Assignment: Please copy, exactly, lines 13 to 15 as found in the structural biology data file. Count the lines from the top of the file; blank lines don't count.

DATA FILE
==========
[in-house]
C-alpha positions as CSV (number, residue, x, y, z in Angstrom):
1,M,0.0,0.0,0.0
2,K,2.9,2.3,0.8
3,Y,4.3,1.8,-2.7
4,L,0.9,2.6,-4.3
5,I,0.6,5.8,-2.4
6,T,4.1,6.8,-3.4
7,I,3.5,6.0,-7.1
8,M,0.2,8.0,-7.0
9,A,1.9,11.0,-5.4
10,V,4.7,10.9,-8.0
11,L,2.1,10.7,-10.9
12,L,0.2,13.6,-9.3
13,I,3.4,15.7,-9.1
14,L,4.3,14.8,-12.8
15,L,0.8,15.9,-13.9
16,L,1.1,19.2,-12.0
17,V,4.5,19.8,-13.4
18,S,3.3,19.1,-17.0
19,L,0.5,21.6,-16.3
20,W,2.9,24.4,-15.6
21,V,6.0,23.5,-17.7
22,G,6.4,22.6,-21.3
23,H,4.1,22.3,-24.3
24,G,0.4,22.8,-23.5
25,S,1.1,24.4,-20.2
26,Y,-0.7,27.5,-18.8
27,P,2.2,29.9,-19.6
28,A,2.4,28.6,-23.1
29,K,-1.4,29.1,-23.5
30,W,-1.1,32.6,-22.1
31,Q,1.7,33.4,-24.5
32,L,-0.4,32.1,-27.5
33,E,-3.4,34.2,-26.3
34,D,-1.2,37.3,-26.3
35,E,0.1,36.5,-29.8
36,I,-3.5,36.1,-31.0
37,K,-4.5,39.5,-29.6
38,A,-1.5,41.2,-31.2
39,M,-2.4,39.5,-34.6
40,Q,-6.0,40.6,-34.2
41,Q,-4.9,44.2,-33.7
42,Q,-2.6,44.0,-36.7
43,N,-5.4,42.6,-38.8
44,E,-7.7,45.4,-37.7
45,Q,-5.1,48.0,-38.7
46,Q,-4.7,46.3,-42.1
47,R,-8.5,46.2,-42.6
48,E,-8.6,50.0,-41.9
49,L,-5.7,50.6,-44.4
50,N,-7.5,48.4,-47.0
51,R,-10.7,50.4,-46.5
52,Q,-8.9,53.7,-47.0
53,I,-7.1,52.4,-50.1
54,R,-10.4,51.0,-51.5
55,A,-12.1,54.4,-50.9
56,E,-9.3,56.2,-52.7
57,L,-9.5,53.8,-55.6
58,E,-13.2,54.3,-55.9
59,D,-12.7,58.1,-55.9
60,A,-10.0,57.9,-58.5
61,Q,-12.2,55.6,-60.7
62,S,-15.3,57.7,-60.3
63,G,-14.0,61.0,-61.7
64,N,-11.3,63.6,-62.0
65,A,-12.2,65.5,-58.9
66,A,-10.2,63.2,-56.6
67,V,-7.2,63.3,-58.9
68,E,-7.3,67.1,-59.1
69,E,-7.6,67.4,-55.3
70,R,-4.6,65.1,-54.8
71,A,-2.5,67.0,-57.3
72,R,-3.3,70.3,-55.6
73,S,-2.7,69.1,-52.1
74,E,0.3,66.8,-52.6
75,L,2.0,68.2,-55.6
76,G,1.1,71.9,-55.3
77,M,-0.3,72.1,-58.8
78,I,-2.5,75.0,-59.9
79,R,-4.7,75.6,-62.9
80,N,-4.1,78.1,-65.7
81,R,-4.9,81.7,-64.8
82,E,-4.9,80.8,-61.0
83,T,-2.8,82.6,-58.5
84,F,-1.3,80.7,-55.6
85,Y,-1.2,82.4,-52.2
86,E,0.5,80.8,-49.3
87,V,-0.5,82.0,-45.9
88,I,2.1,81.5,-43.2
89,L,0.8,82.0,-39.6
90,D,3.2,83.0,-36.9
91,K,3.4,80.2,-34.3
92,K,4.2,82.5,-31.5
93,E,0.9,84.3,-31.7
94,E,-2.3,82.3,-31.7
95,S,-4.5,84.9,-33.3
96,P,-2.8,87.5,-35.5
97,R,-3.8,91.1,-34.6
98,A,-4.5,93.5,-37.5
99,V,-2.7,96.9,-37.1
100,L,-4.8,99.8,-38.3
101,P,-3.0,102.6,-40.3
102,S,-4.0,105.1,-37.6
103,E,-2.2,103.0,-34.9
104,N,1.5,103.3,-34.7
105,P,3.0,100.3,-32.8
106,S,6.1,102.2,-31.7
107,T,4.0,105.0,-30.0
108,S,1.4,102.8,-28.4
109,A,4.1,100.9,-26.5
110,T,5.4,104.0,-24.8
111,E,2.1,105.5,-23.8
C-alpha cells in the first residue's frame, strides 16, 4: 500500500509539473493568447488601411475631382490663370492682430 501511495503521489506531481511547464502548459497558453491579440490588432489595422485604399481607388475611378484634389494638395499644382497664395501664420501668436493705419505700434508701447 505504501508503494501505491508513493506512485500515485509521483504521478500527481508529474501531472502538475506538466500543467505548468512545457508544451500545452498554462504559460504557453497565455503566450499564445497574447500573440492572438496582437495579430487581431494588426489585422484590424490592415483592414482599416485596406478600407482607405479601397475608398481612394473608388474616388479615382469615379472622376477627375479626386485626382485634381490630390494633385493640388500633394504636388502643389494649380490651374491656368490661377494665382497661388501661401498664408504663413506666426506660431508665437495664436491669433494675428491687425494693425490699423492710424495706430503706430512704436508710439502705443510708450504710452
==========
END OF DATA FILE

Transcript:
11,L,2.1,10.7,-10.9
12,L,0.2,13.6,-9.3
13,I,3.4,15.7,-9.1